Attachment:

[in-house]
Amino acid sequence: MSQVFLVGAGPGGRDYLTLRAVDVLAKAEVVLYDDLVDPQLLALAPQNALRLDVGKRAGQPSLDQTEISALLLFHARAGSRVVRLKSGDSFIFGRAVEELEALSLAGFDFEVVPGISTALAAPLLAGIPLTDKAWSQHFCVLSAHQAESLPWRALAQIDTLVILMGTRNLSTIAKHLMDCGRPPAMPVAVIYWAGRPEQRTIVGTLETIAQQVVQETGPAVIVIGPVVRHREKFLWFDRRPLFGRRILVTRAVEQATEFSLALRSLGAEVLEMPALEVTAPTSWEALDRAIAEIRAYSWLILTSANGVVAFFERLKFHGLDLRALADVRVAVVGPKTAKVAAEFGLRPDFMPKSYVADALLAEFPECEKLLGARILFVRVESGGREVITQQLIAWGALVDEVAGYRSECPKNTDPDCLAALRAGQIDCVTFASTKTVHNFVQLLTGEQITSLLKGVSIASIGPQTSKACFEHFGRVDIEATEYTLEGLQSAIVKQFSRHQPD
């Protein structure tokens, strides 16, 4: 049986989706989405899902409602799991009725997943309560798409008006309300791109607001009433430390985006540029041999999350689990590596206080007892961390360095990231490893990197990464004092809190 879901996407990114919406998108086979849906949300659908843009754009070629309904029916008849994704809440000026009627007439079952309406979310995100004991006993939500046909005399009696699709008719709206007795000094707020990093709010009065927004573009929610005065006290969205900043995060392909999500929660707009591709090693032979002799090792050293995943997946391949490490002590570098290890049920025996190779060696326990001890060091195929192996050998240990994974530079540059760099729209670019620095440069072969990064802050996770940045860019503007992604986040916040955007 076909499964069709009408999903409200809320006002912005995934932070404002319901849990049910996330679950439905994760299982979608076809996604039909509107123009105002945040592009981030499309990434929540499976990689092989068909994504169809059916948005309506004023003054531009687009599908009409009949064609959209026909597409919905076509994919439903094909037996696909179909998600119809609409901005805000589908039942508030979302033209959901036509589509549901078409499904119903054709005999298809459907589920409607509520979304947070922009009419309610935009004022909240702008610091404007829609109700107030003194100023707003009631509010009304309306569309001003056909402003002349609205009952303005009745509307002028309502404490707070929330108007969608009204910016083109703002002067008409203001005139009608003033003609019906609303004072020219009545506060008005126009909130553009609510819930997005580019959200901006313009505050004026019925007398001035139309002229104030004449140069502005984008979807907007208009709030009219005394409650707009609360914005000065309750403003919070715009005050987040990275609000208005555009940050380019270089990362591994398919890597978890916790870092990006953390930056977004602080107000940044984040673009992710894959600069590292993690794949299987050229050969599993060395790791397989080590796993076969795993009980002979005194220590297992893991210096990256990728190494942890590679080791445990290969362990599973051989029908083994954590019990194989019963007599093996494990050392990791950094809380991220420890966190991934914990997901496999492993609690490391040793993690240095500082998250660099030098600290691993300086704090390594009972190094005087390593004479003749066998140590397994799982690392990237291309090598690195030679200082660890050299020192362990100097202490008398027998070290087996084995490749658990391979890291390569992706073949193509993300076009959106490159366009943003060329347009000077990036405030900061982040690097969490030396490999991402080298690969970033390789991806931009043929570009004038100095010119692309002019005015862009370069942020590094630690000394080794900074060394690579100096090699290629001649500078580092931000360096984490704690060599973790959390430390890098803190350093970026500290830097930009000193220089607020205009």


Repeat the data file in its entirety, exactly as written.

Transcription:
[in-house]
Amino acid sequence: MSQVFLVGAGPGGRDYLTLRAVDVLAKAEVVLYDDLVDPQLLALAPQNALRLDVGKRAGQPSLDQTEISALLLFHARAGSRVVRLKSGDSFIFGRAVEELEALSLAGFDFEVVPGISTALAAPLLAGIPLTDKAWSQHFCVLSAHQAESLPWRALAQIDTLVILMGTRNLSTIAKHLMDCGRPPAMPVAVIYWAGRPEQRTIVGTLETIAQQVVQETGPAVIVIGPVVRHREKFLWFDRRPLFGRRILVTRAVEQATEFSLALRSLGAEVLEMPALEVTAPTSWEALDRAIAEIRAYSWLILTSANGVVAFFERLKFHGLDLRALADVRVAVVGPKTAKVAAEFGLRPDFMPKSYVADALLAEFPECEKLLGARILFVRVESGGREVITQQLIAWGALVDEVAGYRSECPKNTDPDCLAALRAGQIDCVTFASTKTVHNFVQLLTGEQITSLLKGVSIASIGPQTSKACFEHFGRVDIEATEYTLEGLQSAIVKQFSRHQPD
């Protein structure tokens, strides 16, 4: 049986989706989405899902409602799991009725997943309560798409008006309300791109607001009433430390985006540029041999999350689990590596206080007892961390360095990231490893990197990464004092809190 879901996407990114919406998108086979849906949300659908843009754009070629309904029916008849994704809440000026009627007439079952309406979310995100004991006993939500046909005399009696699709008719709206007795000094707020990093709010009065927004573009929610005065006290969205900043995060392909999500929660707009591709090693032979002799090792050293995943997946391949490490002590570098290890049920025996190779060696326990001890060091195929192996050998240990994974530079540059760099729209670019620095440069072969990064802050996770940045860019503007992604986040916040955007 076909499964069709009408999903409200809320006002912005995934932070404002319901849990049910996330679950439905994760299982979608076809996604039909509107123009105002945040592009981030499309990434929540499976990689092989068909994504169809059916948005309506004023003054531009687009599908009409009949064609959209026909597409919905076509994919439903094909037996696909179909998600119809609409901005805000589908039942508030979302033209959901036509589509549901078409499904119903054709005999298809459907589920409607509520979304947070922009009419309610935009004022909240702008610091404007829609109700107030003194100023707003009631509010009304309306569309001003056909402003002349609205009952303005009745509307002028309502404490707070929330108007969608009204910016083109703002002067008409203001005139009608003033003609019906609303004072020219009545506060008005126009909130553009609510819930997005580019959200901006313009505050004026019925007398001035139309002229104030004449140069502005984008979807907007208009709030009219005394409650707009609360914005000065309750403003919070715009005050987040990275609000208005555009940050380019270089990362591994398919890597978890916790870092990006953390930056977004602080107000940044984040673009992710894959600069590292993690794949299987050229050969599993060395790791397989080590796993076969795993009980002979005194220590297992893991210096990256990728190494942890590679080791445990290969362990599973051989029908083994954590019990194989019963007599093996494990050392990791950094809380991220420890966190991934914990997901496999492993609690490391040793993690240095500082998250660099030098600290691993300086704090390594009972190094005087390593004479003749066998140590397994799982690392990237291309090598690195030679200082660890050299020192362990100097202490008398027998070290087996084995490749658990391979890291390569992706073949193509993300076009959106490159366009943003060329347009000077990036405030900061982040690097969490030396490999991402080298690969970033390789991806931009043929570009004038100095010119692309002019005015862009370069942020590094630690000394080794900074060394690579100096090699290629001649500078580092931000360096984490704690060599973790959390430390890098803190350093970026500290830097930009000193220089607020205009």